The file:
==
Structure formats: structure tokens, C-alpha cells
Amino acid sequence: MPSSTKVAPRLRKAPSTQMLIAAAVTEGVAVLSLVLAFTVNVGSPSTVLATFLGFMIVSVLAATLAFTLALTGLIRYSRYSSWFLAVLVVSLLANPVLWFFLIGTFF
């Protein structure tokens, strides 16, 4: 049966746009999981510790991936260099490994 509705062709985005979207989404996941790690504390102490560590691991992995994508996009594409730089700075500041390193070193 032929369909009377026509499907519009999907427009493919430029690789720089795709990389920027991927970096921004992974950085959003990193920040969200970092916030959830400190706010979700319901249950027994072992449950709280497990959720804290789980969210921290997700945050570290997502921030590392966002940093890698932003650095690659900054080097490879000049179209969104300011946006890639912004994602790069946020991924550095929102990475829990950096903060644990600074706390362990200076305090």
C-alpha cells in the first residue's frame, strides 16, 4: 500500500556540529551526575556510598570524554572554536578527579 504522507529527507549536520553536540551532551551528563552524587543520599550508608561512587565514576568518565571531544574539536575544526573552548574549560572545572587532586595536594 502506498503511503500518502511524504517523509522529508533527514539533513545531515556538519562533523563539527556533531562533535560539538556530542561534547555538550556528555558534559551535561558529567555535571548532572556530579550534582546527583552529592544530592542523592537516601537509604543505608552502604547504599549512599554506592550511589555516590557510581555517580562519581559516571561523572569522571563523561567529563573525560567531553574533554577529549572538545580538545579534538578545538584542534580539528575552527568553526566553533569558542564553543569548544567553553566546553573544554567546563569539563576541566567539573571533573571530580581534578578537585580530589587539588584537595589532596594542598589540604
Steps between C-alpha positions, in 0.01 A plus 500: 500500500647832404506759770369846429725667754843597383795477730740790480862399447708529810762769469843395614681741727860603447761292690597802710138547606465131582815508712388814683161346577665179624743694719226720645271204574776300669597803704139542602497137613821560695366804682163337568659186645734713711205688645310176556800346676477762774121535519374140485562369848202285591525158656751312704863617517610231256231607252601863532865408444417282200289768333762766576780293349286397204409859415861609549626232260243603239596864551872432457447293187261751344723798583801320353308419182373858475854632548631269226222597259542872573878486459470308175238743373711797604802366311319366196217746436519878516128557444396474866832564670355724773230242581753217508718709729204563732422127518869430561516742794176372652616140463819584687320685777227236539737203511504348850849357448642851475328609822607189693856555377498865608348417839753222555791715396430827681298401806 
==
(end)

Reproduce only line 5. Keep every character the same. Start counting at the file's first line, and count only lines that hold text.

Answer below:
Steps between C-alpha positions, in 0.01 A plus 500: 500500500647832404506759770369846429725667754843597383795477730740790480862399447708529810762769469843395614681741727860603447761292690597802710138547606465131582815508712388814683161346577665179624743694719226720645271204574776300669597803704139542602497137613821560695366804682163337568659186645734713711205688645310176556800346676477762774121535519374140485562369848202285591525158656751312704863617517610231256231607252601863532865408444417282200289768333762766576780293349286397204409859415861609549626232260243603239596864551872432457447293187261751344723798583801320353308419182373858475854632548631269226222597259542872573878486459470308175238743373711797604802366311319366196217746436519878516128557444396474866832564670355724773230242581753217508718709729204563732422127518869430561516742794176372652616140463819584687320685777227236539737203511504348850849357448642851475328609822607189693856555377498865608348417839753222555791715396430827681298401806 